I don't know whether this has been brought up before; I gave a cursory glance through the threads and didn't see it.
On a re-read of PG, I found a phrase of interest. In the first paragraph on p. 261, Janny wrote, "...tearful confession that spellcraft and music have unbound his oath to the Light...".
I don't know if it is of any significance, and it's possible I'm taking the word oath too seriously, but doesn't this give overtones of a means to break Elaira's Koriani Oath?
Welcome to the board, Angora.
Which edition of the book? US or UK? Hardcover or paperback? If UK paperback, trade or mass market?
Apologies for the lack of clarity, and thank you for the welcome!
That would be page 261 of the US Hardcover.
Ahhhh, I see. The line is in reference to Jeriayish. I suspect that his 'oath to the Light' is not as binding as, say, Elaira's oath to the sisterhood as hers is bound through Skyron Aquamarine. However, we really don't know what form Jeriayish's oath took, so it is possible and it's an interesting though given that Arithon setup some interesting problems for Lirenda through her crystal.
However, we've been given to know that to 'break' her Oath to the sisterhood, Elaira need only ask the F7 and it will be done. But she has to know that she can ask, and there in lies the rub.
Agreed - Elaira's vow is over the Skyron crystal which is binding. Jeriayish's "vow" is to support the cause of the Light. His vow was broken when he was deluged by his direct contact with the prime source - and he found out that the magecraft that the Light reviled was one and the same as this prime source so the entire religion of Light was a fraud.
Or maybe Jeriayish got into "religion" for the temporal power that it afforded him, or he truly believed at some point that Lysaer was actually divine. Touching the "real thing" when he had no previous experience drove him mad - in Greek mythology, the mortals who encountered the gods in close proximity were driven insane by touching something that was too great for mortals to handle.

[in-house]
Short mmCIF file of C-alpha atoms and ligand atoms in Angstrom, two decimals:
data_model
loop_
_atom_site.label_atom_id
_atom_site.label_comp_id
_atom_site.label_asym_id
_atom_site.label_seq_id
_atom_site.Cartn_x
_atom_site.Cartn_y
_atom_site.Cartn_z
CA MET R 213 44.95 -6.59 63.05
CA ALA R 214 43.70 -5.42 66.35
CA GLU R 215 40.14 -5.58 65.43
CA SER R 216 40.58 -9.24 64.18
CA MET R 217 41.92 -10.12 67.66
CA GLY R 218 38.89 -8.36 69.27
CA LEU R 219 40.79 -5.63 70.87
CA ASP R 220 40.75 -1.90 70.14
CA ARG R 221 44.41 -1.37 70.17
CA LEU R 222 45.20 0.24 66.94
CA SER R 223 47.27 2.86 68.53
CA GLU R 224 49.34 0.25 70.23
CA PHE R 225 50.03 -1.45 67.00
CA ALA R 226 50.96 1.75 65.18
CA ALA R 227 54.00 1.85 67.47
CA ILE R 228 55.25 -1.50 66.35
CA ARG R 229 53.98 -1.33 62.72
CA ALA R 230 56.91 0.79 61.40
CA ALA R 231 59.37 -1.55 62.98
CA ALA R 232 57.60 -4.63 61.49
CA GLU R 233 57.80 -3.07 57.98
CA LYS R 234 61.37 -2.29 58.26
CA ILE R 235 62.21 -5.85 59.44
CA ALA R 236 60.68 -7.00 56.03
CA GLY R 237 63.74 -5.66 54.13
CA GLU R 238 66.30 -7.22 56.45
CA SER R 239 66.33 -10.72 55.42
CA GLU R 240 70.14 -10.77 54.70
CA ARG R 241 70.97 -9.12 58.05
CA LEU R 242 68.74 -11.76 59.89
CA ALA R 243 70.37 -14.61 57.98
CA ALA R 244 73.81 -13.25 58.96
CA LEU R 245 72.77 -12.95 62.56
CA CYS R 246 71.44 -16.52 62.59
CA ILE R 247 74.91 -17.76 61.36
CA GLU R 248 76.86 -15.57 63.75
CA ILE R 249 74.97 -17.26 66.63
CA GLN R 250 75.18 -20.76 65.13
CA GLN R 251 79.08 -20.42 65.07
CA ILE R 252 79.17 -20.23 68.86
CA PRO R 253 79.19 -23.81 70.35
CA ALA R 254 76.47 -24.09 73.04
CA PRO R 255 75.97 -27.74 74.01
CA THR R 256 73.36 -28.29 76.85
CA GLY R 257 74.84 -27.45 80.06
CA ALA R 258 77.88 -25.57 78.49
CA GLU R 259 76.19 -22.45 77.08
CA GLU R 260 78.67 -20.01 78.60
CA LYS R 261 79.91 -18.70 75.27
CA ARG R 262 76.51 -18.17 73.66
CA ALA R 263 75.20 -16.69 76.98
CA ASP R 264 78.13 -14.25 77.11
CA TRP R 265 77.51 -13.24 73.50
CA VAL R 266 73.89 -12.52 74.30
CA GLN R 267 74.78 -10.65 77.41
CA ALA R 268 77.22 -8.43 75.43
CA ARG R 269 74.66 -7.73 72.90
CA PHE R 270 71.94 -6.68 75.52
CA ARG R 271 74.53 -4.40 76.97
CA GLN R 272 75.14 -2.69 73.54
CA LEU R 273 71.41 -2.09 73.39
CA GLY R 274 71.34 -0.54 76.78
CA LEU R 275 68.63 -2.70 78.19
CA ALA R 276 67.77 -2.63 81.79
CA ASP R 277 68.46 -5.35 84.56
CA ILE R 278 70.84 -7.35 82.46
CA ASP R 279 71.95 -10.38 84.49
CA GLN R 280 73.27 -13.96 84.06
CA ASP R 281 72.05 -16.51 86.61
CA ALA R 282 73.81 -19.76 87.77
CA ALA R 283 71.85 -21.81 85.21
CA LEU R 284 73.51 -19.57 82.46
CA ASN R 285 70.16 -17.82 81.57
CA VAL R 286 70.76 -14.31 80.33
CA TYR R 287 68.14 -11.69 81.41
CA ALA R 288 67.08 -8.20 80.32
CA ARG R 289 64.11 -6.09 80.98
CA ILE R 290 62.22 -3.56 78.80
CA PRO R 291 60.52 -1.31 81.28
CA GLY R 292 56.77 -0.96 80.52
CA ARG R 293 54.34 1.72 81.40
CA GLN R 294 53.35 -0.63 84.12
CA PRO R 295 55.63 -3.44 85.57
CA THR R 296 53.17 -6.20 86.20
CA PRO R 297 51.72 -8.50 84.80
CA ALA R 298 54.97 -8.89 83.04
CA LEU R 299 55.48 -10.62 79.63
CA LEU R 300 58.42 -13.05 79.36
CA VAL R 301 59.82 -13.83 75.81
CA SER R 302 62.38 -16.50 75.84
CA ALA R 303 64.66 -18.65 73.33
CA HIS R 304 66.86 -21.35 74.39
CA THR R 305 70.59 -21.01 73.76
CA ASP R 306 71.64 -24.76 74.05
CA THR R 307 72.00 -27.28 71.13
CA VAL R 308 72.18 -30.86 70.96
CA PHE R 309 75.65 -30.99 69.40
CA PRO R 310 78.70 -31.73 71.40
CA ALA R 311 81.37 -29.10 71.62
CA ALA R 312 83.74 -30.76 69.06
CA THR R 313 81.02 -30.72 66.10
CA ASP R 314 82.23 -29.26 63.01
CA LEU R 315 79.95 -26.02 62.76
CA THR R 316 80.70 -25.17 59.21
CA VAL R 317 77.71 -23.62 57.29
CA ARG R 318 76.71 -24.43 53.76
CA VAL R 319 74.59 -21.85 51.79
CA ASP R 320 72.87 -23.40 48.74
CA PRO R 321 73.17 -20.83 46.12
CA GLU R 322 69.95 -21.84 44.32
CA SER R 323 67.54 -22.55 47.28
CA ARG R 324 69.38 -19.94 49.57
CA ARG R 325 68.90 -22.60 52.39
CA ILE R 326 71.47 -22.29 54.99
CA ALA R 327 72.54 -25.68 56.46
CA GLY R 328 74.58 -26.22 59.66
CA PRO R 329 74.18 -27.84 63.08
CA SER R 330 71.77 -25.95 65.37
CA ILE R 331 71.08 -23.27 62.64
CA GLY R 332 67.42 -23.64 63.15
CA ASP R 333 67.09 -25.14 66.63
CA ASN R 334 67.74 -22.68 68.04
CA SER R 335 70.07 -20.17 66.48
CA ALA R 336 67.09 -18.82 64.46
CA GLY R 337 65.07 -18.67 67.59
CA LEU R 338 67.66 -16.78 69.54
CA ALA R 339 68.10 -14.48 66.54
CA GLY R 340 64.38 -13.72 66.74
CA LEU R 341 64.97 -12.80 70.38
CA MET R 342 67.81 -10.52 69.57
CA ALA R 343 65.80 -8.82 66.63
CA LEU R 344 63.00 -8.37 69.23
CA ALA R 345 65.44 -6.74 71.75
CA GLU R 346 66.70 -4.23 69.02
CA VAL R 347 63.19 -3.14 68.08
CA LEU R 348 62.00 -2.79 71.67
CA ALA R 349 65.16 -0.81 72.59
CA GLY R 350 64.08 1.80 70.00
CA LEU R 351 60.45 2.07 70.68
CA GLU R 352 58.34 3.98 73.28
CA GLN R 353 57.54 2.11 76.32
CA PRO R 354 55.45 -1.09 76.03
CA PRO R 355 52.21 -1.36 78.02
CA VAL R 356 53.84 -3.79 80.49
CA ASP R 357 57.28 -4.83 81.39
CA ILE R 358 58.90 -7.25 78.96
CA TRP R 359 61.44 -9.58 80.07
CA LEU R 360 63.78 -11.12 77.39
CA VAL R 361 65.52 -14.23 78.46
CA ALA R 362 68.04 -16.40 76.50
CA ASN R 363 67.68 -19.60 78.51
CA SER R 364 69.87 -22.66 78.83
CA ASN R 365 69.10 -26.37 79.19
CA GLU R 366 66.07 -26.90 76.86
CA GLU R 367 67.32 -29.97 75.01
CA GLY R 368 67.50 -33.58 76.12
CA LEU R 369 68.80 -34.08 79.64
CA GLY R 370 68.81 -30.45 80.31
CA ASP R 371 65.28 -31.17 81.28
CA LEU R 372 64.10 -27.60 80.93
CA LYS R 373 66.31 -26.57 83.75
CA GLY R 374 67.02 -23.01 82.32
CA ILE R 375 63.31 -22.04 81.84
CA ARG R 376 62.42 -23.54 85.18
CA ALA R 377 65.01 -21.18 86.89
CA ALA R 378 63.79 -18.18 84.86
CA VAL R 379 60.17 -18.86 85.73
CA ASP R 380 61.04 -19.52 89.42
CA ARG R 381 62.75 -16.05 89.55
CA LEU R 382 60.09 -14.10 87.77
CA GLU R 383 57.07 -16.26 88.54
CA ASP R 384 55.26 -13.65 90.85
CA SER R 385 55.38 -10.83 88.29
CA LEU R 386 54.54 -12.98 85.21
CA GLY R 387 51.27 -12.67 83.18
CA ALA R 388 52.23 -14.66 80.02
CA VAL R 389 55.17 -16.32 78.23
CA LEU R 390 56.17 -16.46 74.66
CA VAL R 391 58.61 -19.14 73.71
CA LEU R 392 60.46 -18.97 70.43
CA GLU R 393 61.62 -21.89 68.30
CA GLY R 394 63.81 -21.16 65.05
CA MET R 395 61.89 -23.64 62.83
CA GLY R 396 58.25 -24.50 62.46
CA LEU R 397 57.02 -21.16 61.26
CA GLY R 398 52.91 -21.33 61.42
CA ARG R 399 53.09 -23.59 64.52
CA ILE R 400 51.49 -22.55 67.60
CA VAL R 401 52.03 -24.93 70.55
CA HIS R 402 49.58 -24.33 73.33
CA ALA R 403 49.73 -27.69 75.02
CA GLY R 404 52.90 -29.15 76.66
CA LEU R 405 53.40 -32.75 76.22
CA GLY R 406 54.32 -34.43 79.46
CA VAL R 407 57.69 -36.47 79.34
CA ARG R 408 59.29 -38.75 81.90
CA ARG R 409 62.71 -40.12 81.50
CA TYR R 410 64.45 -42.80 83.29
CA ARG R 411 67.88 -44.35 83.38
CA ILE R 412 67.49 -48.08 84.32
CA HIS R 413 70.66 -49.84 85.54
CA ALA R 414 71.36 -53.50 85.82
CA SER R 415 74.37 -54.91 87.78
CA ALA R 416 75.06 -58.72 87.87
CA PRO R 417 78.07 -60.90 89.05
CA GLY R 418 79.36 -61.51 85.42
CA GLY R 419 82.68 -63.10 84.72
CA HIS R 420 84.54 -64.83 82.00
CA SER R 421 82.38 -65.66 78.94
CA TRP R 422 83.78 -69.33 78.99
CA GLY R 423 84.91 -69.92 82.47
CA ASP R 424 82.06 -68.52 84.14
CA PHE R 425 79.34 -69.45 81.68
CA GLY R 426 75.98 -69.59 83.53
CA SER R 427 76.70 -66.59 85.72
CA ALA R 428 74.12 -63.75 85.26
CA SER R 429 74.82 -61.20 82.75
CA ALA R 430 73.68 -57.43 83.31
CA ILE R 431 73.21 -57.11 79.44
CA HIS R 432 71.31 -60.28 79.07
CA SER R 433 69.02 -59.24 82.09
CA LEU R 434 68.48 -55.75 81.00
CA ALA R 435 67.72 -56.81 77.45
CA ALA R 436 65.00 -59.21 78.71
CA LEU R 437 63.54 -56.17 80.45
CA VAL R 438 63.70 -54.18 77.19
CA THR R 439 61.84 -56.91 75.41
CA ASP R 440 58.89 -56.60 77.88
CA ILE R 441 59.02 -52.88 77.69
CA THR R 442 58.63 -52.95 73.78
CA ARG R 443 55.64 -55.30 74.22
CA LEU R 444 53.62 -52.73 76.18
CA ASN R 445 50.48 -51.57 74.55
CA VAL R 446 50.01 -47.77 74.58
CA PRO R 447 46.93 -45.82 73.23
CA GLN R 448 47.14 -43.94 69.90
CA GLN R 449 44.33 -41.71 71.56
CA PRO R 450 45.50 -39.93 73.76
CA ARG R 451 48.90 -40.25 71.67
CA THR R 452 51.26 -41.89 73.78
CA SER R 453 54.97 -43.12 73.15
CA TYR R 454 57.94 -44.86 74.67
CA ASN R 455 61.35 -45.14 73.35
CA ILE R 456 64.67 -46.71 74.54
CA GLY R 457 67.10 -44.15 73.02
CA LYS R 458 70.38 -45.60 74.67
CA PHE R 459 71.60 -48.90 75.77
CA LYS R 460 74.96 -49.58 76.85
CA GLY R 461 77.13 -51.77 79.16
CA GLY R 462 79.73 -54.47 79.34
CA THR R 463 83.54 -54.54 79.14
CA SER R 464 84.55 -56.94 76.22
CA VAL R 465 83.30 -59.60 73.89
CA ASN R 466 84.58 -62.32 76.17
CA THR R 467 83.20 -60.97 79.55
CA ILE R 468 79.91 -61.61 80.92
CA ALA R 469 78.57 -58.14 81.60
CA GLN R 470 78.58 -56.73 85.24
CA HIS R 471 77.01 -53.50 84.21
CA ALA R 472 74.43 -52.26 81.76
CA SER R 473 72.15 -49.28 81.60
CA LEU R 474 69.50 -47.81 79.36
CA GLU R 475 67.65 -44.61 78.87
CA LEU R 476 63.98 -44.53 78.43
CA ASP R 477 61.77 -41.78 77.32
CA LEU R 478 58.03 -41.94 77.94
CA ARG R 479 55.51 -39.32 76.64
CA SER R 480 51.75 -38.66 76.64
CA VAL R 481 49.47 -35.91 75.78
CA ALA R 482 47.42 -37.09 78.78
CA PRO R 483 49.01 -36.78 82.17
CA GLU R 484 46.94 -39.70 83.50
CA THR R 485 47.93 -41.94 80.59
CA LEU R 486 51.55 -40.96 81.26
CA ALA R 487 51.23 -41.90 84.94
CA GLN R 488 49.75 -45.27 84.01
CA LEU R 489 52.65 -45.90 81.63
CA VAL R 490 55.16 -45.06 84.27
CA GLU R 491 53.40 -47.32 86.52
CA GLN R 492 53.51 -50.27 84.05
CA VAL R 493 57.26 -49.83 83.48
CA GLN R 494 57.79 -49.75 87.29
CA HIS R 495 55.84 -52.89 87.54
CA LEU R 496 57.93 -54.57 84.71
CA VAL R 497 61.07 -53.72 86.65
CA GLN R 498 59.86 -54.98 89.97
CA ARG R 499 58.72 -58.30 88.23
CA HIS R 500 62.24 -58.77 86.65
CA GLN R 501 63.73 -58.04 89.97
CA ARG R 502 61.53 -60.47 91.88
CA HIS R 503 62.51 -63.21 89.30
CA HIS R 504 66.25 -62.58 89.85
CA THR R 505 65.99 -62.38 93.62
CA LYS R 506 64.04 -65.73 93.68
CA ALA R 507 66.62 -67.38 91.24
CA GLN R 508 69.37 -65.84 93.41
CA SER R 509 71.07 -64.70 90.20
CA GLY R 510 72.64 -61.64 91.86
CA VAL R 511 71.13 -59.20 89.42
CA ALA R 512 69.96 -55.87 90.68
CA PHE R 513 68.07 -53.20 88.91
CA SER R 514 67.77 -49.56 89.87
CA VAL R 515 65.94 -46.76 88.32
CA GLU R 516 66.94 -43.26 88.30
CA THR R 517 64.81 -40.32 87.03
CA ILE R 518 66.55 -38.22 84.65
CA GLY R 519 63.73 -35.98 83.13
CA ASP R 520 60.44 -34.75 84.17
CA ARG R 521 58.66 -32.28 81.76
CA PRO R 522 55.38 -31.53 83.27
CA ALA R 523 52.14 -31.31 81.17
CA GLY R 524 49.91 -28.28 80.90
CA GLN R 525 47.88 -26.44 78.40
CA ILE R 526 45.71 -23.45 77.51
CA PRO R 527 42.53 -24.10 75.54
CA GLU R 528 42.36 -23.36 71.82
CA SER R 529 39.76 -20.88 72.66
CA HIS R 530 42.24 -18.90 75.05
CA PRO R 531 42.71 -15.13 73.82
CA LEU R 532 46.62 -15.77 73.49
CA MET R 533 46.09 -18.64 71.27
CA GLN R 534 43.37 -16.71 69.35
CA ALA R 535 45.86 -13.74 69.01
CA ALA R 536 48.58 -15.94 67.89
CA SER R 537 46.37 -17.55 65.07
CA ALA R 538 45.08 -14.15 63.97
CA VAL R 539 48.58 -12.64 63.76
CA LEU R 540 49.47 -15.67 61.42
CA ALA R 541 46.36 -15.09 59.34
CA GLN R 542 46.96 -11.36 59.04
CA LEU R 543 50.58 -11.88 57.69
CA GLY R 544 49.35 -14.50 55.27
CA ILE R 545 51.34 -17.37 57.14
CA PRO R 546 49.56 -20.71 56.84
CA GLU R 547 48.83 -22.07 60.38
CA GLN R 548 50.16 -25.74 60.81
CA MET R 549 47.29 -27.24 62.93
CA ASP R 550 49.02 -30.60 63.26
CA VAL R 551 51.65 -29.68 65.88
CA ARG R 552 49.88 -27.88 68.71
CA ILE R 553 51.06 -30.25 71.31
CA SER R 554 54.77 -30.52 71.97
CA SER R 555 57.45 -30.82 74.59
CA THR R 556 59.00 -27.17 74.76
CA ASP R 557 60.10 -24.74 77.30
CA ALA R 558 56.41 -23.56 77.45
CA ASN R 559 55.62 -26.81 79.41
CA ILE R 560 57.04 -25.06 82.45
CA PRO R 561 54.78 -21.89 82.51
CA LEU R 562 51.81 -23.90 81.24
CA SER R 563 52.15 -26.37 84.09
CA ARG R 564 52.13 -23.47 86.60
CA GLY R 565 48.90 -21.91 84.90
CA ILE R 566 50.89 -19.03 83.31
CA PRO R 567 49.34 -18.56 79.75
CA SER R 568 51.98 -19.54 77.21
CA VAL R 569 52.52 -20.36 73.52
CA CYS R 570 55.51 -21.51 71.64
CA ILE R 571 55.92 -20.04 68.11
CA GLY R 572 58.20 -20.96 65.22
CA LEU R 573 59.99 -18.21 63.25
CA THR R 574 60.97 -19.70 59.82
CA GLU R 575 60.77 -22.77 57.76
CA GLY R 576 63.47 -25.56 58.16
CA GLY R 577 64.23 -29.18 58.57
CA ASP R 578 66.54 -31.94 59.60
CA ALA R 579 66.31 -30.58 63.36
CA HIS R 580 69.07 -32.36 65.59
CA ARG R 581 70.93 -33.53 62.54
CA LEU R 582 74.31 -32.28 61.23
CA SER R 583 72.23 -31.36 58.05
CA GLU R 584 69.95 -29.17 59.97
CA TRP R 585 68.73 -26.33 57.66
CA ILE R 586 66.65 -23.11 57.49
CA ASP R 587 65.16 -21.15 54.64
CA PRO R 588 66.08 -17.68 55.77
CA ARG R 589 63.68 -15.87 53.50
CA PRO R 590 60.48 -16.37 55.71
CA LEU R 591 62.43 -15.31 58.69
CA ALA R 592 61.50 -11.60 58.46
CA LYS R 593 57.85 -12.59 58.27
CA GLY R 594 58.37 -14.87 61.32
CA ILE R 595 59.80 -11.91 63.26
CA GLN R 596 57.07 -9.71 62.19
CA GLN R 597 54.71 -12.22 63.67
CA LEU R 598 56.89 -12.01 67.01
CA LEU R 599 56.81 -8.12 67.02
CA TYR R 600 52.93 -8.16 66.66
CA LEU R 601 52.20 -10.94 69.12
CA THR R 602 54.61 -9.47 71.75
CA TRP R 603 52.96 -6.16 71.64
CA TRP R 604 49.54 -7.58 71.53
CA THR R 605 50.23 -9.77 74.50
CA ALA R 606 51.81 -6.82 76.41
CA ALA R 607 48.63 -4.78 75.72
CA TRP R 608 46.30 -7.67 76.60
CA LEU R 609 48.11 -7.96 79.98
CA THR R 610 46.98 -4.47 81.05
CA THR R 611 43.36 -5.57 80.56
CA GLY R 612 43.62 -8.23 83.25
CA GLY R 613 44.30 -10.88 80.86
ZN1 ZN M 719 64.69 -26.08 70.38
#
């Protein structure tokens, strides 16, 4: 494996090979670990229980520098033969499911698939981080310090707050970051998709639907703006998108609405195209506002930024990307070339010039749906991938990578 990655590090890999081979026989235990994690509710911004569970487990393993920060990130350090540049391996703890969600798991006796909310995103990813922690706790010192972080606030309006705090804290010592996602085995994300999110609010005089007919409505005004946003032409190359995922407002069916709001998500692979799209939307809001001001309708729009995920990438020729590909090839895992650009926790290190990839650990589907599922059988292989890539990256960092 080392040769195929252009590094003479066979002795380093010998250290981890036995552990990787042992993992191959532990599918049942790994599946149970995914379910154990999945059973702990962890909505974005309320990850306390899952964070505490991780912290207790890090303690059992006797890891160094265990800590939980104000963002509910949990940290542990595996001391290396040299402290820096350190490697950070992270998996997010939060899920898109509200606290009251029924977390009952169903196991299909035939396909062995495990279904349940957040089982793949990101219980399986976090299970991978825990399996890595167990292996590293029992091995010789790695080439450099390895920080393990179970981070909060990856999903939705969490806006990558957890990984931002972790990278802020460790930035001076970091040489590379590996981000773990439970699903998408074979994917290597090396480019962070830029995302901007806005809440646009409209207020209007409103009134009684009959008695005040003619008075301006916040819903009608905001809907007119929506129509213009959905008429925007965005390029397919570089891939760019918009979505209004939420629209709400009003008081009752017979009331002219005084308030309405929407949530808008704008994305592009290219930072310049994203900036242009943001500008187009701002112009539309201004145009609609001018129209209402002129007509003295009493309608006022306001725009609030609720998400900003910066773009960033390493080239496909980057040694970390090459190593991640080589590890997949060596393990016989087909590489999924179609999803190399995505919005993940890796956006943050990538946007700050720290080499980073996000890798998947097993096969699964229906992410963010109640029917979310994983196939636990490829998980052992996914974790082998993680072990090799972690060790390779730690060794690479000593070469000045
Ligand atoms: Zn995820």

That seems to be a parallel with the Paravians and the Townies - the townies are unable to handle Paravian presence, while the Clansmen and Clanswomen, somehow, are able.
the Clansmen and Clanswomen, somehow, are able
I think we worked out that the mean length of reign of a High King was four years. There's also comments in GC and PG to the effective that clansmen\royalty suffreing from witnessning the beauty of Paravian grace.
Looks like King Eldir is setting some kind of a record.
yeah, but he doesn't haave the burden of dealing with the Paravians, just the AOL in Tysan, the clansmen, townsmen, a potential famine and so on...
On a different thought, to provide the (approx) six High Kings \Queens required per generation the Royal lines must have been at it like rabbits!
Angora/Anyone - which chapter is that?
quote: On a re-read of PG, I found a phrase of interest. In the first paragraph on p. 261, Janny wrote, "...tearful confession that spellcraft and music have unbound his oath to the Light...".
I couldn't find it during a quick look this weekend...I have the UK edition so a chapter would be useful. Presumably the one where the Centaur meets Lysaer(?)
Hellcat, he he. I had this though a while back on the necessary "population" to keep the kings going. "Compassion"? Ha! The F7 should have augmented "passion" ;-) I suppose Janny probably did the math somewhere along the way...
It isn't actually in a chapter. It's in one of the pre-chapter forewords (what are those called, btw?). Its the first paragraph under the title 'Commitments', right before Chapter VIII. Evasion.
It's just a brief blurb after Arithon uses his Paravian sword to sing his caithdein back from where he was drifting lost in the chaos resulting from newly opened mage senses. Arithon's song of love and grief if his friend died was causing the clansmen around him to weep, so it's no wonder someone non clan who got swept into the music would break down, especially with the Paravian song element of the sword tossed in. I got the impression it was similar to experiencing a Paravian in person, and that's why Jeriayish broke down.